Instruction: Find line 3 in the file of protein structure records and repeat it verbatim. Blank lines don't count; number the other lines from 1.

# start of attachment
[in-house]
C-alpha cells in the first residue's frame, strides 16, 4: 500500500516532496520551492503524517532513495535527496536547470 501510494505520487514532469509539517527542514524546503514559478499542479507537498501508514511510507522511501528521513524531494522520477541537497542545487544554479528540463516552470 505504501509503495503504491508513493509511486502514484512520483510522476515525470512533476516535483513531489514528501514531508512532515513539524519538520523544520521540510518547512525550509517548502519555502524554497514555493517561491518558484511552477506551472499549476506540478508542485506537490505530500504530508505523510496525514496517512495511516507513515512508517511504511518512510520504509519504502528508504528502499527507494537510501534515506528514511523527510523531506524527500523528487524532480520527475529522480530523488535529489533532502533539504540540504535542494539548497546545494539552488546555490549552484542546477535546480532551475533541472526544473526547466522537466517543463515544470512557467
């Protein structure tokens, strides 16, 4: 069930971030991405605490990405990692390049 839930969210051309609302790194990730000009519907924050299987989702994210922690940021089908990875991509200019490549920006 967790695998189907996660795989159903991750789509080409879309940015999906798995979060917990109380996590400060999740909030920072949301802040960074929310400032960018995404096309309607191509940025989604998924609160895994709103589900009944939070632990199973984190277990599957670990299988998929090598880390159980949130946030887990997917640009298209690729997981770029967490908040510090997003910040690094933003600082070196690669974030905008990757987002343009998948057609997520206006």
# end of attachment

């Protein structure tokens, strides 16, 4: 069930971030991405605490990405990692390049 839930969210051309609302790194990730000009519907924050299987989702994210922690940021089908990875991509200019490549920006 967790695998189907996660795989159903991750789509080409879309940015999906798995979060917990109380996590400060999740909030920072949301802040960074929310400032960018995404096309309607191509940025989604998924609160895994709103589900009944939070632990199973984190277990599957670990299988998929090598880390159980949130946030887990997917640009298209690729997981770029967490908040510090997003910040690094933003600082070196690669974030905008990757987002343009998948057609997520206006």